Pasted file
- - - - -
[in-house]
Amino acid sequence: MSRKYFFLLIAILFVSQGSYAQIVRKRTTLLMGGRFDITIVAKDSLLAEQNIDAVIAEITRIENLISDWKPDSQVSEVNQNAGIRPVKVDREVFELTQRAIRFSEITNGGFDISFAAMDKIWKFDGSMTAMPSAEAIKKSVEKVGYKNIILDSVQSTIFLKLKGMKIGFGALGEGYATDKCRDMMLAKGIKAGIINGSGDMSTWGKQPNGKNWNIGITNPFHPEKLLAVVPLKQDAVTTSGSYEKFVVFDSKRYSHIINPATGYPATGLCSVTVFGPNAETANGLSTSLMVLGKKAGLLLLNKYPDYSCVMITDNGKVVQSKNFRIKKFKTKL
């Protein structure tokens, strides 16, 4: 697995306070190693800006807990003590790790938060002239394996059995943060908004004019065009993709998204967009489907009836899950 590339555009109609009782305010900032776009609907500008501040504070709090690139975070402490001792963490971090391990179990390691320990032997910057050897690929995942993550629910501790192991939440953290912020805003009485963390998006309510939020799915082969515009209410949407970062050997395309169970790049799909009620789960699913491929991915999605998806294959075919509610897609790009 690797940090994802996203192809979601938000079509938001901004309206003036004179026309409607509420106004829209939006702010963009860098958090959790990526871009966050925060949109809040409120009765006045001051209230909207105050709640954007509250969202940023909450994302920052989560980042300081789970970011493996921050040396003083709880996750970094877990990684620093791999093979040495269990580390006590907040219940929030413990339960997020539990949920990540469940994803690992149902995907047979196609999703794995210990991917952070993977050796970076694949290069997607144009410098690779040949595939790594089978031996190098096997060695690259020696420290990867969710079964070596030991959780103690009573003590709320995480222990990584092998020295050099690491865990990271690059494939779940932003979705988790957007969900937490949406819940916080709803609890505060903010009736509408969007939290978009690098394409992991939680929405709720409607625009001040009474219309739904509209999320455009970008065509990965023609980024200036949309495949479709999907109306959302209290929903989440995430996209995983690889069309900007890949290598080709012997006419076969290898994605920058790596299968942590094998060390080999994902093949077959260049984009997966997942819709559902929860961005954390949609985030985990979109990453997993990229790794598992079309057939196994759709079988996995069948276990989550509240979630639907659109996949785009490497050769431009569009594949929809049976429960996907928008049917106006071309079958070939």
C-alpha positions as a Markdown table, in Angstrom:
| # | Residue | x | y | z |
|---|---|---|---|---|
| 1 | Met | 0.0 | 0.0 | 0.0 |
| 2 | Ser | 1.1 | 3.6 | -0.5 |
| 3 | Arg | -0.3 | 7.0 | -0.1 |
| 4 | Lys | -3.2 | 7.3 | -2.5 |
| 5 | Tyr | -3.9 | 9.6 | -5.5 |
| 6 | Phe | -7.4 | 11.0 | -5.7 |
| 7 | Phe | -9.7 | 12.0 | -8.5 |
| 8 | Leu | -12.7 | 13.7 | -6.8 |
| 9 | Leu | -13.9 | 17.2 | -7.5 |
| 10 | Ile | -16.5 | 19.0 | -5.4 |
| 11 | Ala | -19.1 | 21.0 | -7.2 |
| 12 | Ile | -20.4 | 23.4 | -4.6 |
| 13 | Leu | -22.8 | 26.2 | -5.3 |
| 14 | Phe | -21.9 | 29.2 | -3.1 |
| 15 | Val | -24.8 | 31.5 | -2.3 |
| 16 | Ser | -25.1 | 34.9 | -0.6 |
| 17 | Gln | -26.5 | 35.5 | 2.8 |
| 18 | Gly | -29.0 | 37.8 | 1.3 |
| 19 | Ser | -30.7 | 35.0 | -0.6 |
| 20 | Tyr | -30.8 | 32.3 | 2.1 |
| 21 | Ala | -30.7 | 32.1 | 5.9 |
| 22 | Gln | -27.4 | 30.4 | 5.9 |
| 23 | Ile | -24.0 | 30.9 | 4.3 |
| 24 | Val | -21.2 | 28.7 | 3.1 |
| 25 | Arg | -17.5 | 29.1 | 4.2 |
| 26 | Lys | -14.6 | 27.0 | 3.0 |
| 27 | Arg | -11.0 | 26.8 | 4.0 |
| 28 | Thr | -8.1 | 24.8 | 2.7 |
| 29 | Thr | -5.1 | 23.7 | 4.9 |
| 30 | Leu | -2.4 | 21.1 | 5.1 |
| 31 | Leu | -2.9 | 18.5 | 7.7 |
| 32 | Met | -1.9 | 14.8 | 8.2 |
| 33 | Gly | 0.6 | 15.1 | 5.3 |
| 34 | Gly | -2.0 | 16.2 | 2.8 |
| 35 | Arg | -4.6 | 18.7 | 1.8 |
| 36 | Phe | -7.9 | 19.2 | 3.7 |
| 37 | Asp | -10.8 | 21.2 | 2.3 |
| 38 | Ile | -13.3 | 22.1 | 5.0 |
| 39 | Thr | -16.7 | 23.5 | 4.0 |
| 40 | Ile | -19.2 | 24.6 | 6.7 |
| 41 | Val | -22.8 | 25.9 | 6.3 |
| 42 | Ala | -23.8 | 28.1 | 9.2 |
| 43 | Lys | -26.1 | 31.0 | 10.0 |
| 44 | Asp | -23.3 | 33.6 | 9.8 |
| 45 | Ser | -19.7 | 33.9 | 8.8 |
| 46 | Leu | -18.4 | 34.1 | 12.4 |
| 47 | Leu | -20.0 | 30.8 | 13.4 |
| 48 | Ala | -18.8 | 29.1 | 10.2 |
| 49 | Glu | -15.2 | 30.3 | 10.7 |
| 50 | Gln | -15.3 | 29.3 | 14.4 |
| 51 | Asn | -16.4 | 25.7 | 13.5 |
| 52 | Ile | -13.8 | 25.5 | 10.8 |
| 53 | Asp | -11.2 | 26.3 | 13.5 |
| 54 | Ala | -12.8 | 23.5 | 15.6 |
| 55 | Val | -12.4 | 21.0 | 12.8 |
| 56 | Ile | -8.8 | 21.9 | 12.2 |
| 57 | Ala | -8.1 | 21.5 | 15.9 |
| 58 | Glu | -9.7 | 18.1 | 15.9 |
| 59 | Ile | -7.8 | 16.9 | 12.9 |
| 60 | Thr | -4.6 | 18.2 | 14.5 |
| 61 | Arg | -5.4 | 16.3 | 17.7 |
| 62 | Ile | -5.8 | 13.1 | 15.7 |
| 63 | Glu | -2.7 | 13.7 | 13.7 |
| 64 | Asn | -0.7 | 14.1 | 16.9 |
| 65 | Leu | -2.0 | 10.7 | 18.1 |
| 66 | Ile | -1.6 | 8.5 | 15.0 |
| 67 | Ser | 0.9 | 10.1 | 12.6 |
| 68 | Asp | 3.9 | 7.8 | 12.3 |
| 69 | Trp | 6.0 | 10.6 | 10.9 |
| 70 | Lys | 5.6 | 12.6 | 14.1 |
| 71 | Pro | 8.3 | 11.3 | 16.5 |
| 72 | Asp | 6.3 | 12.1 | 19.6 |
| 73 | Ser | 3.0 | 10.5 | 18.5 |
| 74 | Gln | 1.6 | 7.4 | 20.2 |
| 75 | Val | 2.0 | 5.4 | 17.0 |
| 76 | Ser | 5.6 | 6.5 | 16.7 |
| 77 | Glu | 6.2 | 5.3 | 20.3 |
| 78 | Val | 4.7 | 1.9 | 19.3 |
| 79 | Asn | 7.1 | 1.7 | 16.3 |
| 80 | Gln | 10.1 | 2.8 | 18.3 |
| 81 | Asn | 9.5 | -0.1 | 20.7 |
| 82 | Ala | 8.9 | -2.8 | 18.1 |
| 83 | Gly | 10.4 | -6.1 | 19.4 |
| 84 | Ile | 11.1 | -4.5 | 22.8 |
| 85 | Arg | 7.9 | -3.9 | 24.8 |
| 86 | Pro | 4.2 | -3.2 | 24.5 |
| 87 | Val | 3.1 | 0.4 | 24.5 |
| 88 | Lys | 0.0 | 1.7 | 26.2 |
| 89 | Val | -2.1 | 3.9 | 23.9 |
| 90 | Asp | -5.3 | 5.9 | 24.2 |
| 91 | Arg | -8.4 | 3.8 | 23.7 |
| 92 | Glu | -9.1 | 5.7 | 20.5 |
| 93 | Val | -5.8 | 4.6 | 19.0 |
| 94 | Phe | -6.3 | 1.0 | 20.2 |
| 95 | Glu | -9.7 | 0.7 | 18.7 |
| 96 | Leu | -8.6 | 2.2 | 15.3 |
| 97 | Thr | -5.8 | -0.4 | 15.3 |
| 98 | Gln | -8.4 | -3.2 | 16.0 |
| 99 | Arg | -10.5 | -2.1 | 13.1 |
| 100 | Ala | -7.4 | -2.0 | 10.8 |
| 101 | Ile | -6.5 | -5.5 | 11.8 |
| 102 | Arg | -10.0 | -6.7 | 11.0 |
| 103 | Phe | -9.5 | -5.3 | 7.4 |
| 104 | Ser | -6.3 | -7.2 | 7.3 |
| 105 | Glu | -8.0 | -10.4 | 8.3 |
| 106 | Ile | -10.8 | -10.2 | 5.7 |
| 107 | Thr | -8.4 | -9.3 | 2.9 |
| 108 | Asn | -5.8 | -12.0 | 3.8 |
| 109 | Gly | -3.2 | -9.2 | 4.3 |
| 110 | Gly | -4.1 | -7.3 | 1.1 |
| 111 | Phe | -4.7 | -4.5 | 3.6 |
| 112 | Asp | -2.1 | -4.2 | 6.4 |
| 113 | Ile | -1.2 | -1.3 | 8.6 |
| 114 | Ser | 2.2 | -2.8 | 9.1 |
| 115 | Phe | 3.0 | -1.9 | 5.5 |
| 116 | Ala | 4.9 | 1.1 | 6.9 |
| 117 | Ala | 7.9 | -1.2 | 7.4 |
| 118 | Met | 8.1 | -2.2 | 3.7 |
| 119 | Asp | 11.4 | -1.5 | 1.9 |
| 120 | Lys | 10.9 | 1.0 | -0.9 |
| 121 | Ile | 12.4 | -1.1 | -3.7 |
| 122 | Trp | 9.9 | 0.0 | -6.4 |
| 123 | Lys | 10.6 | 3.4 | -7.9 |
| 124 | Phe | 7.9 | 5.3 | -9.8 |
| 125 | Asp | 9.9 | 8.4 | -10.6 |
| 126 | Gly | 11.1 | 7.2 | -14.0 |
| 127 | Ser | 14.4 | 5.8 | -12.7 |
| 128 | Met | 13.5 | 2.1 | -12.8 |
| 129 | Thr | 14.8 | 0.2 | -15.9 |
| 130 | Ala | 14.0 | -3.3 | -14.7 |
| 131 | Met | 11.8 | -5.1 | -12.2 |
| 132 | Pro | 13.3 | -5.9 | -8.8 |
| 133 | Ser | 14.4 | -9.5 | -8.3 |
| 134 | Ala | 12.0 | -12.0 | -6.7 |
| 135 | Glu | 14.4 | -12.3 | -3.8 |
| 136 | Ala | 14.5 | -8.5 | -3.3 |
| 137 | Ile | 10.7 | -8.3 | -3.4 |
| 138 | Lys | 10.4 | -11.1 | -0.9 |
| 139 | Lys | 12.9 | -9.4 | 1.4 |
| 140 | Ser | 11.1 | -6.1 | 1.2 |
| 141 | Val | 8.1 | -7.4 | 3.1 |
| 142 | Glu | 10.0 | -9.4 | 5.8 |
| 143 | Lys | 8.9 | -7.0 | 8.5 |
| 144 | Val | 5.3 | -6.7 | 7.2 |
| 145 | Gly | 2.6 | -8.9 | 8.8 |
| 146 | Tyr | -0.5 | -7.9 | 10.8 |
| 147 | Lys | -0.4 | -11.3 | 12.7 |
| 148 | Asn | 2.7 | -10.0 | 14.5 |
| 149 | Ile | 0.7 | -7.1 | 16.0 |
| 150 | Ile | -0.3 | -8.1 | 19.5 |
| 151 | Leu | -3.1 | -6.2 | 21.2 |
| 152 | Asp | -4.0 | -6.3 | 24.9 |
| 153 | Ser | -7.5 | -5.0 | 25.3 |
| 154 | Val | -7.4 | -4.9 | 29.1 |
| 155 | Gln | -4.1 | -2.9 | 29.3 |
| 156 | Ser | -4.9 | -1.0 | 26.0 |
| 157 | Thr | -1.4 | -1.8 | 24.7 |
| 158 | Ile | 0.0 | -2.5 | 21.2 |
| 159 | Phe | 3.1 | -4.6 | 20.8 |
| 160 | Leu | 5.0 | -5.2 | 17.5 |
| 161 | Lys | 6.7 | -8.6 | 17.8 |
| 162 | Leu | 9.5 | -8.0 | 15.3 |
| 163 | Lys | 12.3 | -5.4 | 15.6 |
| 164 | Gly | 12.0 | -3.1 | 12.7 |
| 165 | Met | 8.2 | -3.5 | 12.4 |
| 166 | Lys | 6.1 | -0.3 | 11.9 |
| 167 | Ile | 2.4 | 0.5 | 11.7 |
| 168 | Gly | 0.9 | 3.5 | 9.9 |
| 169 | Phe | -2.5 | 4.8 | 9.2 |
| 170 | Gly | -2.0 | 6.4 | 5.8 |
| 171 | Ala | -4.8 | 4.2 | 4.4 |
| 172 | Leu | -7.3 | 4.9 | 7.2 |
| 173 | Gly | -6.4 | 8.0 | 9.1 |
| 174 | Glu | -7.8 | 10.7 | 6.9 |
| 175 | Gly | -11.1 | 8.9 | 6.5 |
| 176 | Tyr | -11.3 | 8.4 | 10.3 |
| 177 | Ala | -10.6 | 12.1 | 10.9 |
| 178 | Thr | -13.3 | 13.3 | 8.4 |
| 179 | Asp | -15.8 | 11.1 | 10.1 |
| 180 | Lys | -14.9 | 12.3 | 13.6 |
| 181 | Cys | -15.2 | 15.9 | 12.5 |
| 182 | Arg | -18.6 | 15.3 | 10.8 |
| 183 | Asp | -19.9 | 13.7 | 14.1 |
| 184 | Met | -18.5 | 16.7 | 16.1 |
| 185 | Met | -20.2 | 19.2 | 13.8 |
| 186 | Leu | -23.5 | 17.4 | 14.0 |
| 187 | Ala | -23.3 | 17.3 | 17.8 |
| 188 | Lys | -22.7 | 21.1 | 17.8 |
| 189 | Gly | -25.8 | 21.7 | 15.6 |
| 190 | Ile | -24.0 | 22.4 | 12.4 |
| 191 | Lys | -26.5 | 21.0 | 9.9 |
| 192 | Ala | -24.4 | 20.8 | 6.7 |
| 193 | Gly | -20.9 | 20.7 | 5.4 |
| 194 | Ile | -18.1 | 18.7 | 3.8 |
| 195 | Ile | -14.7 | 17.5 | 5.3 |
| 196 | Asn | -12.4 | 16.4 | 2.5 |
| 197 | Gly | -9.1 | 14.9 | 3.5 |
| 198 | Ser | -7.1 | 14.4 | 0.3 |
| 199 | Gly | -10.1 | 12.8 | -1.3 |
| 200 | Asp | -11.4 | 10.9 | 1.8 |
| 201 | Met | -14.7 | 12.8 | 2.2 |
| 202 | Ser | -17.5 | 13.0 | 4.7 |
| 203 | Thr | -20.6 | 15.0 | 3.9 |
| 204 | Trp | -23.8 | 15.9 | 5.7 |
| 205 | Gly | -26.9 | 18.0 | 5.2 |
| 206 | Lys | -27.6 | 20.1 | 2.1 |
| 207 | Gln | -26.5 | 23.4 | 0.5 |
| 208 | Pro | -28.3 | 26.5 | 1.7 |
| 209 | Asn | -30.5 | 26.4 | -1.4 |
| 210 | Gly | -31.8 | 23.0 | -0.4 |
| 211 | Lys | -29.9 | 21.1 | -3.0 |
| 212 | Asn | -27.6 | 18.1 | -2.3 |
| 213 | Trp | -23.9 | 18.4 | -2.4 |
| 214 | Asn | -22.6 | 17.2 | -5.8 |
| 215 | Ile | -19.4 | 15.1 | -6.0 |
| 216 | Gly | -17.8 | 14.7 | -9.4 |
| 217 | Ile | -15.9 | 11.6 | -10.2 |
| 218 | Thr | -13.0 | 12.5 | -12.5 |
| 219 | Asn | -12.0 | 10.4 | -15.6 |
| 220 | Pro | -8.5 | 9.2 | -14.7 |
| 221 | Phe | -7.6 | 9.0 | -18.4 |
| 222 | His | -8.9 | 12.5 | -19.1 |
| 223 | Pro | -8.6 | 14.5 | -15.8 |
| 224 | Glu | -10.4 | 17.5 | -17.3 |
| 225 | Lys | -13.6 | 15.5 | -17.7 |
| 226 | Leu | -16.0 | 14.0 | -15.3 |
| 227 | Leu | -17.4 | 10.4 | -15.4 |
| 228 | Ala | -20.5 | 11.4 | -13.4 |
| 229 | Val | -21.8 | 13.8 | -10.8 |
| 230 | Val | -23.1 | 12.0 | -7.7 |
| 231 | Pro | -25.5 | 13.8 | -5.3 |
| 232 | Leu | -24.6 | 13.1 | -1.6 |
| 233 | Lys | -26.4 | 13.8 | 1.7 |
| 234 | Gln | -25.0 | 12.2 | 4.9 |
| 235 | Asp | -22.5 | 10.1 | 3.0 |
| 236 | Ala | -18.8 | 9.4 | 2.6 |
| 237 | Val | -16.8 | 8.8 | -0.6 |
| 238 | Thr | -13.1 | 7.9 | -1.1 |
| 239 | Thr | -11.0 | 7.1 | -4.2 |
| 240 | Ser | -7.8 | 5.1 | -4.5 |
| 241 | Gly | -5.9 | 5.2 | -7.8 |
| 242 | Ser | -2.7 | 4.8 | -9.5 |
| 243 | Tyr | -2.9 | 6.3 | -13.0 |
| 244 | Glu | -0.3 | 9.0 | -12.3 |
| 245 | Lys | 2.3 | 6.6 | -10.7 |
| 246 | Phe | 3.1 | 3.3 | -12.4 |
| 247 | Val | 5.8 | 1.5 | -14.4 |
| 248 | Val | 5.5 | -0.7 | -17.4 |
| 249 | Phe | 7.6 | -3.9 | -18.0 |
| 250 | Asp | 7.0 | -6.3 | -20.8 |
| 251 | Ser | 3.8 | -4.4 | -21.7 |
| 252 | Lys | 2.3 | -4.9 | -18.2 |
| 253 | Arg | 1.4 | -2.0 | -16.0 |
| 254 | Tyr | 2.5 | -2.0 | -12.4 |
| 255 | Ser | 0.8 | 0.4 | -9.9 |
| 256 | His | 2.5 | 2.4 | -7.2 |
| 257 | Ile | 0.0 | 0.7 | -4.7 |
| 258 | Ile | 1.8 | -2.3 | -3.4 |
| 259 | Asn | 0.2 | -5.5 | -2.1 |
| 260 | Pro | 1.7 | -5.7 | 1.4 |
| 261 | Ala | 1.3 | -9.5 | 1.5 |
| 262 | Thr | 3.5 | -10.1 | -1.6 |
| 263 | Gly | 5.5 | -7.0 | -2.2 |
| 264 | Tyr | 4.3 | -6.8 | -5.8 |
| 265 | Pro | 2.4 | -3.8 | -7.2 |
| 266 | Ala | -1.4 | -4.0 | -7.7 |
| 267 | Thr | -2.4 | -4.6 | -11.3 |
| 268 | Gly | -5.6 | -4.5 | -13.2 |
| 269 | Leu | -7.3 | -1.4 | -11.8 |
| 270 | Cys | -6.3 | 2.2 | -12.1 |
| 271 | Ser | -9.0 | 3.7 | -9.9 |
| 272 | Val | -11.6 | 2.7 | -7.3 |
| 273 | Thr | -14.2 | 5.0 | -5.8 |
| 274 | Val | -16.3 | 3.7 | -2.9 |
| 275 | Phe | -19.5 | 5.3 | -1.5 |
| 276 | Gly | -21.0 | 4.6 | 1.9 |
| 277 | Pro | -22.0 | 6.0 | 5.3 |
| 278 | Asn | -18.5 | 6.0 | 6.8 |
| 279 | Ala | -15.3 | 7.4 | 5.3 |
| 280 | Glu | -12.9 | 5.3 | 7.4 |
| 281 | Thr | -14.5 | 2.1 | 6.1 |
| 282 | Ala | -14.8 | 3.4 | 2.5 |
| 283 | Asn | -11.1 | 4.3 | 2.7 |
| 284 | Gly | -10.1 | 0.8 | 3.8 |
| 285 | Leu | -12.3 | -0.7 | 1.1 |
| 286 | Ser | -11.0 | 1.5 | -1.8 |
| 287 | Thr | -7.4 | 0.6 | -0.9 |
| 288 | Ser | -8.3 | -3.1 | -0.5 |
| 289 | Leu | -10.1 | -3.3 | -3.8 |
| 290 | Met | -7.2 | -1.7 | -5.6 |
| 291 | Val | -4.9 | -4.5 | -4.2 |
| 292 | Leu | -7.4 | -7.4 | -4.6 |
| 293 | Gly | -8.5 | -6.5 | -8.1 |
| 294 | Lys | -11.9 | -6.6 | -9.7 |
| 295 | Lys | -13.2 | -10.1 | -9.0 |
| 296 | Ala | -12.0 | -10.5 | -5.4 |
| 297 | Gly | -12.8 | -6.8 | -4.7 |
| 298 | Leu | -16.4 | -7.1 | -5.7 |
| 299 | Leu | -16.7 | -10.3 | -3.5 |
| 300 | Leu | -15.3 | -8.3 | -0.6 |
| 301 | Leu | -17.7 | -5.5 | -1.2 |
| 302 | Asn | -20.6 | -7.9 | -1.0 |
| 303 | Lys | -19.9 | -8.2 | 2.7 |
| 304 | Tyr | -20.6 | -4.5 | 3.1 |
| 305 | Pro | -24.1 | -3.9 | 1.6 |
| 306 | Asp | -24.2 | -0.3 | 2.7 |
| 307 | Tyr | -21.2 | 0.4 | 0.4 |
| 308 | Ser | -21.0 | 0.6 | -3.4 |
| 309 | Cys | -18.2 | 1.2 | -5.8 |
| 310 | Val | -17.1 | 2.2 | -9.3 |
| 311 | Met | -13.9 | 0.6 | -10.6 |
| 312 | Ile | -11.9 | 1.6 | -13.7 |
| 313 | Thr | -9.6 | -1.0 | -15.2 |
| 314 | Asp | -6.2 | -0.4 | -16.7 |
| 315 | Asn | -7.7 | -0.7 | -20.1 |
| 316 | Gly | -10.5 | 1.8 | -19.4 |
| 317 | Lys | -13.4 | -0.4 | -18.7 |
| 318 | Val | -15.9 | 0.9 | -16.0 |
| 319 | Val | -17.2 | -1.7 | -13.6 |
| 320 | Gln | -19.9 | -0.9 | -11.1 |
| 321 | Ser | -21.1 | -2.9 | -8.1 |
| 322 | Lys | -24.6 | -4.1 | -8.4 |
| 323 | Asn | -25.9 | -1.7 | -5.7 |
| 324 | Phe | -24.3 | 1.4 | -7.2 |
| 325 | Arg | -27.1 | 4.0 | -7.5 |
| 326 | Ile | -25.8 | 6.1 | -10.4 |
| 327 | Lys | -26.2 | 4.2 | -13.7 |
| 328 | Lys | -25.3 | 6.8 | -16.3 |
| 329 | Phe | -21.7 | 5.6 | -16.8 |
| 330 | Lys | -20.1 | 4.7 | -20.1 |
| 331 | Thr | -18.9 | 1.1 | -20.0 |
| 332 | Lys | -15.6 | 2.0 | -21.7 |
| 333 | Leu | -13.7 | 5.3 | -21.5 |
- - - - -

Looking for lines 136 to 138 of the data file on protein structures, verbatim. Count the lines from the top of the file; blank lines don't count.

| 130 | Ala | 14.0 | -3.3 | -14.7 |
| 131 | Met | 11.8 | -5.1 | -12.2 |
| 132 | Pro | 13.3 | -5.9 | -8.8 |